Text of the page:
you’ll notice in most pics the statues are draped with these black and white checkered cloths–symbolizing the balance of good and evil

Another thing adding to Ubud’s charm is all of the mysterious, yet inviting passageways and alleys. The place is begging you to explore.

oh your hotel? just down there…

if my sister had a motorbike…that would be it.

The cafes and restaurants are divine. At least the settings. Each one seems to be trying to outdo the next. If your wondering about Balian food, its pretty good…Thai, Vietnamese, and Indian all still have it beat as far as Asian food goes…but its spicy and unique, both pluses. In Ubud, expect to pay American prices. But the atmosphere….man, you can’t beat it.

lovely afternoon at the lotus cafe

lovely poem greeting me at casa luna

scrumptious nasi campur…with tumeric juice to pair

cappuccino made with coconut milk? don’t mind if i do…

oh, you fancy huh?

breakfast brought to my doorstep…if you insist.

avacado and caramel gelato…nom nom nom

 Every post needs a good story…so allow me to share with you my Javanese massage experience. As soon as you walk outside your hotel, you are instantly bombarded with girls yelping “Spa? Spa? Mass-aaa? Mass–aaa?” It is almost impossible to not give in after a while. I settled for nur Salon. “Settled” is certainly not the right word, as it was absolutely breathtakingly gorgeous inside. The package included an hour long Javanese massage and then a 30 minute scrub and flower petal bath soak. Sounds heavenly. I am led into this small open-aired room with a bed and a bathtub. The walls went up to my nose. Peeping Tom’s would have a heyday. The little old Balinese lady tells me to undress. Doesn’t bother to leave. Typical Asian–everybody is family, right? I get down to the typical when she says I need to take off everything. Sooo as I remove every last bit of clothing, I find myself chillin’ buck naked with a little old Balinese lady and am directed to lie down on table while she massaged my body. And when I say she massaged my body, I’m talking about my WHOLE body. She didn’t miss one square inch. Real up close and personal. Me being the immature American desperately tried not to burst out into hysteric laughter throughout the entire thing. The massage was followed by a “scrub” where the lady literally bathed me. The last 15 minutes were spent chillin in the bath tub filled with hot water and flower petals. It was quite the experience. I mean, I can’t say I didn’t enjoy every minute of it, I was just a bit…surprised.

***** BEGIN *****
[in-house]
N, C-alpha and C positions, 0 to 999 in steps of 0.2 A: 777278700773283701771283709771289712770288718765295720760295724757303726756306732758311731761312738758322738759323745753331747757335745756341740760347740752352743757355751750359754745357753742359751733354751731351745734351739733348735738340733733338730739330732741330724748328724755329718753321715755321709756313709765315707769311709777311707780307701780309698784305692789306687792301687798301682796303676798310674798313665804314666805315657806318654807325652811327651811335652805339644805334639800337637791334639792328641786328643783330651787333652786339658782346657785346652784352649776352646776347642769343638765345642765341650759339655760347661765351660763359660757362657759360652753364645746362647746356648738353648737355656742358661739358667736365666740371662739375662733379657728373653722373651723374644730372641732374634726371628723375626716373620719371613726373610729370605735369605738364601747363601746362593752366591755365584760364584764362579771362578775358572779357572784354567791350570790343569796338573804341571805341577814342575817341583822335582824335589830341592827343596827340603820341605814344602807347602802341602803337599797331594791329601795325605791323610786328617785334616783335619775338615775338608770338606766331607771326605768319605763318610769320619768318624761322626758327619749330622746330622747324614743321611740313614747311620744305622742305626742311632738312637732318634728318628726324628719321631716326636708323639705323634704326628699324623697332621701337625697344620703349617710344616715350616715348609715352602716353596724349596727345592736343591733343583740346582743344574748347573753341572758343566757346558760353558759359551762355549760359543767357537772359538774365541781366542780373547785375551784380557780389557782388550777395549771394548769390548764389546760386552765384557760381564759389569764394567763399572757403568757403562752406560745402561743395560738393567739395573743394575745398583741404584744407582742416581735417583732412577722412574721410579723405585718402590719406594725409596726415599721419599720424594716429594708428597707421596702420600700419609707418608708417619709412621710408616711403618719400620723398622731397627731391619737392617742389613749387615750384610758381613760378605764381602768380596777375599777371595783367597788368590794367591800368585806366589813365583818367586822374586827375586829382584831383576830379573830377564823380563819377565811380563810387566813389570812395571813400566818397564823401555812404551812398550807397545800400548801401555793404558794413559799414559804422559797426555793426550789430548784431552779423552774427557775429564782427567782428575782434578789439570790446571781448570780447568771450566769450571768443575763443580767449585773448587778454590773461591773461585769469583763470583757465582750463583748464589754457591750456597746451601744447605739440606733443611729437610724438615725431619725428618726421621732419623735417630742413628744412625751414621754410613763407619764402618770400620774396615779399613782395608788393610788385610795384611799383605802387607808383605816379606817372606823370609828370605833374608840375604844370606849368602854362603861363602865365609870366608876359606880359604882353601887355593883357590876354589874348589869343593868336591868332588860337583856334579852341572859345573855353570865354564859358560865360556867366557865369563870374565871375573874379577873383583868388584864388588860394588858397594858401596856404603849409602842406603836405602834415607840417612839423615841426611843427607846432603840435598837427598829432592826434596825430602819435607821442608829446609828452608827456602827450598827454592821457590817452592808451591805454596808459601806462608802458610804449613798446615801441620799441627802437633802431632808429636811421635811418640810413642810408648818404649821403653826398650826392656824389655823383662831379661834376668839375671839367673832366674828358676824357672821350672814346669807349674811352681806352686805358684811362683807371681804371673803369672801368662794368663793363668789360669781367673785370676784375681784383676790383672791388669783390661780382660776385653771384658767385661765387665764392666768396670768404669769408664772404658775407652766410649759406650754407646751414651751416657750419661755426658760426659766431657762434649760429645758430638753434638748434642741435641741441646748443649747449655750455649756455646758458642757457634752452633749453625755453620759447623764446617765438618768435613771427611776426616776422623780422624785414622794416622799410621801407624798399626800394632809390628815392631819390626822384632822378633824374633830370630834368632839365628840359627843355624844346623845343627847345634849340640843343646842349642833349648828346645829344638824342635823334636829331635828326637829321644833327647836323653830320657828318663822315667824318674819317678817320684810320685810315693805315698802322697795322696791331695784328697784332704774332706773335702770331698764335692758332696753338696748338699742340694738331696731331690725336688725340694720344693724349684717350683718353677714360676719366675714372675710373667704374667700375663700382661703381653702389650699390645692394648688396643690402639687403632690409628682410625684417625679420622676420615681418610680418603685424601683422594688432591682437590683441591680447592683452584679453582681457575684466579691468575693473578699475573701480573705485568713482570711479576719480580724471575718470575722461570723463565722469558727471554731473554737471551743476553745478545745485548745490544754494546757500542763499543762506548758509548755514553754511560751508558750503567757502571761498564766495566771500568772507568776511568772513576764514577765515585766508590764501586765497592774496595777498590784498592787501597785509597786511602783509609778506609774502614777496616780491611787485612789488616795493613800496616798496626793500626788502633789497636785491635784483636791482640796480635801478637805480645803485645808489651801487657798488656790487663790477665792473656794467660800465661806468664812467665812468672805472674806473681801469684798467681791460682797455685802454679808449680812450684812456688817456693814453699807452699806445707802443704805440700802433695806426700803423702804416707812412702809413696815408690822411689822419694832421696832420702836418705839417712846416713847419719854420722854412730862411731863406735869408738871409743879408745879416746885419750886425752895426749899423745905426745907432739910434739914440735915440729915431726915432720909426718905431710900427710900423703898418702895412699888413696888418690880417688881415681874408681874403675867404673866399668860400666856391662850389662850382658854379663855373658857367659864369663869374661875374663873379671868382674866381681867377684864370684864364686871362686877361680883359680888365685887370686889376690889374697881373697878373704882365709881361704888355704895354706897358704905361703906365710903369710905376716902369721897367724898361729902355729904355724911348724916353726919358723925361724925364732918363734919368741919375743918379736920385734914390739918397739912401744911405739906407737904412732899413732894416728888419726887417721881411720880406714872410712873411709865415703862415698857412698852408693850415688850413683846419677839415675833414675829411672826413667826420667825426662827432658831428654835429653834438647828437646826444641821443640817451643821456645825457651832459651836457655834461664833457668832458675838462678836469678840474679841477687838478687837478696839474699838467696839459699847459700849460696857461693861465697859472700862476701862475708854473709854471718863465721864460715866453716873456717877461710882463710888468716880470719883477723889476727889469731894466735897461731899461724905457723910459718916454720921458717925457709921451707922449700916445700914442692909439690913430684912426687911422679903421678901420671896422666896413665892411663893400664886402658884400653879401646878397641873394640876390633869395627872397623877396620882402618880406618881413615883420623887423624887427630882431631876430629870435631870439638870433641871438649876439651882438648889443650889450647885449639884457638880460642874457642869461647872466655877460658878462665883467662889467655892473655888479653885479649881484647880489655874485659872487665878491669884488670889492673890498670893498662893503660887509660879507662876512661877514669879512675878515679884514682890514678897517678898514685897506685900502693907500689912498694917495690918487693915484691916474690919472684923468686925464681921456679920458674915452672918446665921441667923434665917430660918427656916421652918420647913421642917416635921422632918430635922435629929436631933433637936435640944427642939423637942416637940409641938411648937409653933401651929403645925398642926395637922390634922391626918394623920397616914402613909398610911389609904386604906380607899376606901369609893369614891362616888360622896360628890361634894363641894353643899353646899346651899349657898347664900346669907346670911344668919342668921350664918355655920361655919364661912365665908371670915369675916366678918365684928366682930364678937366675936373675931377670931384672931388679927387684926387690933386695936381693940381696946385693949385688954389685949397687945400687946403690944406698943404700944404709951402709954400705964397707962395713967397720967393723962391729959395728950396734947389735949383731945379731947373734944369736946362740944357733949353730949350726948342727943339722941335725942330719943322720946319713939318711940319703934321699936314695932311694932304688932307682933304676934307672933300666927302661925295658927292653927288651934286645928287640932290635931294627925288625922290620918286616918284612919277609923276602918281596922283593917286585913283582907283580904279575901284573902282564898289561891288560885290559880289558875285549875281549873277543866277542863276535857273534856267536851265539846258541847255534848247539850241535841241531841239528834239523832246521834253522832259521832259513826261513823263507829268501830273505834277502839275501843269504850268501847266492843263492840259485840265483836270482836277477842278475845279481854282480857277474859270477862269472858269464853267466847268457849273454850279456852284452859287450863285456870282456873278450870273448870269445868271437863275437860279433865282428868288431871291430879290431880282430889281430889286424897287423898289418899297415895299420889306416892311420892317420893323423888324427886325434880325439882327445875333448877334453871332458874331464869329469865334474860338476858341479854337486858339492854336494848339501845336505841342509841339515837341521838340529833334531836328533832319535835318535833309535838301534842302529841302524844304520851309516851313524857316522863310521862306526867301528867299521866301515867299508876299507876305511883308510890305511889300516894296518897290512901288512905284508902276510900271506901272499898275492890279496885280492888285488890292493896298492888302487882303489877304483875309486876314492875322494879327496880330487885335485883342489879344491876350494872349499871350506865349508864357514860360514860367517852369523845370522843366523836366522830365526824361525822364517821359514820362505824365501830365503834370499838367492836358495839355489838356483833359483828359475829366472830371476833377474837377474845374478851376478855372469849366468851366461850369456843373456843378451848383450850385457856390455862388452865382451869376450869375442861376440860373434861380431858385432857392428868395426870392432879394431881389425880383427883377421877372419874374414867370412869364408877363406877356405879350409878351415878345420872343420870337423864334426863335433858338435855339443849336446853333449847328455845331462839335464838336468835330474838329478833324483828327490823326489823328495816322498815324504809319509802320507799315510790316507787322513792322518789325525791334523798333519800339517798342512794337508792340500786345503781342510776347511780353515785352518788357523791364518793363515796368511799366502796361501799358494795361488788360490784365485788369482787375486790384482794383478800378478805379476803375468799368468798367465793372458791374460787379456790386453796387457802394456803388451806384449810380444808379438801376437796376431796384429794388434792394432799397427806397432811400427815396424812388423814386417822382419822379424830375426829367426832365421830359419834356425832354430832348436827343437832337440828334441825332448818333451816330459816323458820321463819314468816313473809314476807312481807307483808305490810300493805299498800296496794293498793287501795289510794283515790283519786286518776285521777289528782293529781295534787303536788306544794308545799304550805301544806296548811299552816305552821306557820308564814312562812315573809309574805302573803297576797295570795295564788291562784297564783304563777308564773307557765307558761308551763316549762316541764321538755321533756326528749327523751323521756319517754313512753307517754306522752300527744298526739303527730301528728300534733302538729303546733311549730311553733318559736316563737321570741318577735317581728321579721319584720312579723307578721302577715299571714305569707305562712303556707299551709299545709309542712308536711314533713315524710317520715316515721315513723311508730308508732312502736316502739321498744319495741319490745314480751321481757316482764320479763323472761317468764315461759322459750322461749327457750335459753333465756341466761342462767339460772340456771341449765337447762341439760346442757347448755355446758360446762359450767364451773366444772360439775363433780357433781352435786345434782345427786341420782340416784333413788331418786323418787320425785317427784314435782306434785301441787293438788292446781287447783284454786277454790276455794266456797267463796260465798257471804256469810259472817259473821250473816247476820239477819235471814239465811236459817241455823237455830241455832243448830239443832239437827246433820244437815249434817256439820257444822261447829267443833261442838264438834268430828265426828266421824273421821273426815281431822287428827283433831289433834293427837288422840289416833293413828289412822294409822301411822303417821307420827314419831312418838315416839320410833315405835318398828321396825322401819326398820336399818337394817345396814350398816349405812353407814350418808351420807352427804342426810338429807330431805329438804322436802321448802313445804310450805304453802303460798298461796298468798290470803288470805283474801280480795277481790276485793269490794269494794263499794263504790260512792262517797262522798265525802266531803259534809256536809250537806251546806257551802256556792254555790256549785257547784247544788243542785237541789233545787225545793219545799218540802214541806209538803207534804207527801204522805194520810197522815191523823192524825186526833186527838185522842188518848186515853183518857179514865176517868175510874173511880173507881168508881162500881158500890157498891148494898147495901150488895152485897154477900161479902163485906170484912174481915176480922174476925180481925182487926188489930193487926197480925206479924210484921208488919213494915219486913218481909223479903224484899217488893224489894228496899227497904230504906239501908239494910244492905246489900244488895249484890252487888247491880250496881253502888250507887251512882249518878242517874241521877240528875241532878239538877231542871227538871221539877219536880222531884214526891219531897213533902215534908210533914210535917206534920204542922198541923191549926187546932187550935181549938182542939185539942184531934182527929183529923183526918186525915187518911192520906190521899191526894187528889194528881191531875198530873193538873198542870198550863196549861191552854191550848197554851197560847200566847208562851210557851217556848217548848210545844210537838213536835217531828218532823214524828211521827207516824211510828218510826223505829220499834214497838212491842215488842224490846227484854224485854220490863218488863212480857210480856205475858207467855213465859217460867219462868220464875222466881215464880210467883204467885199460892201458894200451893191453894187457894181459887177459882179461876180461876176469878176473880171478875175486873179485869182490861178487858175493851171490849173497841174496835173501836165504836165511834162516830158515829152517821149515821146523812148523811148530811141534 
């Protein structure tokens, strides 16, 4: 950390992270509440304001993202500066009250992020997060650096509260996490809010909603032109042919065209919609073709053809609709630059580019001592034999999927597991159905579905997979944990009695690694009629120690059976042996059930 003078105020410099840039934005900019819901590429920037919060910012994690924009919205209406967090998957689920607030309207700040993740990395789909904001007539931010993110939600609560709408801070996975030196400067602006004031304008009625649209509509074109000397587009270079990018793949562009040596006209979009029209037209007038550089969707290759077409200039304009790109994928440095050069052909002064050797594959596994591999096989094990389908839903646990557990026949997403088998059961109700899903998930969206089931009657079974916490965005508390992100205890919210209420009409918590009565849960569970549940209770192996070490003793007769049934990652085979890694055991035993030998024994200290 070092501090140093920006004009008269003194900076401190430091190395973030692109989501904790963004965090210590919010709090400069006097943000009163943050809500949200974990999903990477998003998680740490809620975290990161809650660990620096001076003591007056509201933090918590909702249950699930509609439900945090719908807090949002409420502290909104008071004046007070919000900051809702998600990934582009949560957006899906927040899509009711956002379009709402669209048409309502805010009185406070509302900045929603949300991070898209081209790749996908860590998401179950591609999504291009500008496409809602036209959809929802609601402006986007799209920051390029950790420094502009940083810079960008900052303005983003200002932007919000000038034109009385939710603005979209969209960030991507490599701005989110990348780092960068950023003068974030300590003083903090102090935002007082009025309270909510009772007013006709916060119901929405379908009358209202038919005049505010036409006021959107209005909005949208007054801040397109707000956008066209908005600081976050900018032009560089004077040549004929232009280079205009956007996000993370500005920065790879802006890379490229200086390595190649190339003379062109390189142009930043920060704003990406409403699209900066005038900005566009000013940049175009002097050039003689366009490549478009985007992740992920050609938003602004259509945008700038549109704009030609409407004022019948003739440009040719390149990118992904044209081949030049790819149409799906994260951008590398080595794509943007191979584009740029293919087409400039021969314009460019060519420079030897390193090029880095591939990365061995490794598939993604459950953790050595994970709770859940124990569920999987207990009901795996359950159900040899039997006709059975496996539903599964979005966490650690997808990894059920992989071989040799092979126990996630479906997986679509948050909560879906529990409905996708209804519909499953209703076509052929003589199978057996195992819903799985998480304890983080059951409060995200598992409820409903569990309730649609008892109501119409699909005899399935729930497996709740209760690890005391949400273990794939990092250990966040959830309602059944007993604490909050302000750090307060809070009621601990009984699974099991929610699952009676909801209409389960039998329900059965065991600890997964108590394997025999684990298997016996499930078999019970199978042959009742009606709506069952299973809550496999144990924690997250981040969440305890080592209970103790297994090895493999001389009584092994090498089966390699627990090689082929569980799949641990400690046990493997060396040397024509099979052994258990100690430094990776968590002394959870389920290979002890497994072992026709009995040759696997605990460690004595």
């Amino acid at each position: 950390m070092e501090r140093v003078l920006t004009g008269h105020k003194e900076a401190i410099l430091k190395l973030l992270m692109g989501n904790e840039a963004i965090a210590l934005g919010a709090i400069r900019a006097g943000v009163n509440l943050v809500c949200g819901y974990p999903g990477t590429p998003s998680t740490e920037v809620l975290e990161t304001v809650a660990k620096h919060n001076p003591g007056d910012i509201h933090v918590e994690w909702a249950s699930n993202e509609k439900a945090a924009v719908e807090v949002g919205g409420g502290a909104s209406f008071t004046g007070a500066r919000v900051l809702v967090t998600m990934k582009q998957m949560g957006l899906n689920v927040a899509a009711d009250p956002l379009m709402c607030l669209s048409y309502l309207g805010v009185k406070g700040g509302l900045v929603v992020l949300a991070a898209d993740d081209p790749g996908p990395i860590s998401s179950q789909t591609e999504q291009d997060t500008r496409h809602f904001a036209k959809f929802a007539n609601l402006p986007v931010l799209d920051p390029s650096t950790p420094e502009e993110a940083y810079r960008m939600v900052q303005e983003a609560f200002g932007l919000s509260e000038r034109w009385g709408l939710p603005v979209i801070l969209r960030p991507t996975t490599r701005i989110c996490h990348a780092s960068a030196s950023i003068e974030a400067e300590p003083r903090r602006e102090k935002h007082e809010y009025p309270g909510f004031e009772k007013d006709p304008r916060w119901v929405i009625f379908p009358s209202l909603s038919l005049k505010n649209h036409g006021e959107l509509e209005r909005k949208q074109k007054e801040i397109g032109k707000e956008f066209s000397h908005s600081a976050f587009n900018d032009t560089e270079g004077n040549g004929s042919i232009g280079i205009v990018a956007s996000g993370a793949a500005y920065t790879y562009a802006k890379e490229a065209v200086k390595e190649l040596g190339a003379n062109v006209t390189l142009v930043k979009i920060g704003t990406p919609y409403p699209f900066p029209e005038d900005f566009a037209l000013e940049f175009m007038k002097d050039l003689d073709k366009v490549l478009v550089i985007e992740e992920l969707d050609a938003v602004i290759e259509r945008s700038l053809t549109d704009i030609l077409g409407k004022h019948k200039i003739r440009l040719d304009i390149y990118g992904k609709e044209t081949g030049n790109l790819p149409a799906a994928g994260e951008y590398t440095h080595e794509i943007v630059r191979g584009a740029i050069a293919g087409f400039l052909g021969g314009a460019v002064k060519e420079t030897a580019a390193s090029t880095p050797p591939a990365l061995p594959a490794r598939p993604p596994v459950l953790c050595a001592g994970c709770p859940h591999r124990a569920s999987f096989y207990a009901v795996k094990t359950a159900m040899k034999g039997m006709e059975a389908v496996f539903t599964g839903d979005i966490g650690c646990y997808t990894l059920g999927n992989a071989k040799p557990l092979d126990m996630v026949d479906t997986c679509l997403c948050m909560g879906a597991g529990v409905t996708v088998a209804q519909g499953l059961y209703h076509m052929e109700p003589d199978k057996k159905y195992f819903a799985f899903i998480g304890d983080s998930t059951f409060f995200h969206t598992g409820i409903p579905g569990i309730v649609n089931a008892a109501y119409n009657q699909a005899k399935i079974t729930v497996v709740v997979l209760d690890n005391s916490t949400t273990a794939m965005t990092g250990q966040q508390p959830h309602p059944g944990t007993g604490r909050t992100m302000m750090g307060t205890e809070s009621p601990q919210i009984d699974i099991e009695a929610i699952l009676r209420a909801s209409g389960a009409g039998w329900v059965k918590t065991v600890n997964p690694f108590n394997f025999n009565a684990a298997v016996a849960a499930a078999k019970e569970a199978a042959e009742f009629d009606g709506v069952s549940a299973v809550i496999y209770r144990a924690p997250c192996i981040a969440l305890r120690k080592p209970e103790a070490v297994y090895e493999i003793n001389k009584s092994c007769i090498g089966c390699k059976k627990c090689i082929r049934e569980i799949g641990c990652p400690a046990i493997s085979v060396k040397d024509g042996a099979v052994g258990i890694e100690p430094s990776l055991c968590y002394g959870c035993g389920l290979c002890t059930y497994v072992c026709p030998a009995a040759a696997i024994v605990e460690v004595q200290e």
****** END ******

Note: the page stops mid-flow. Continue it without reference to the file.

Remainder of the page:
Yes, yes I know. Ubud is the culture hub of Bali. Therefore to get the whole cultural experience you have to give in to seeing a traditional Balinese dance. There are about a million to choose from every night. I just went for the cheapest, and boy was I entertained. It was quite the show.

the eyes play a huge role in the dances…a body part you wouldn’t necessarily think to coordinate with your dance choreography

 Watch my short video 🙂

Despite all of the the magic that Ubud surrounds you with and all of the distractions the city provides, the people don’t let you forget you are still in SE Asia.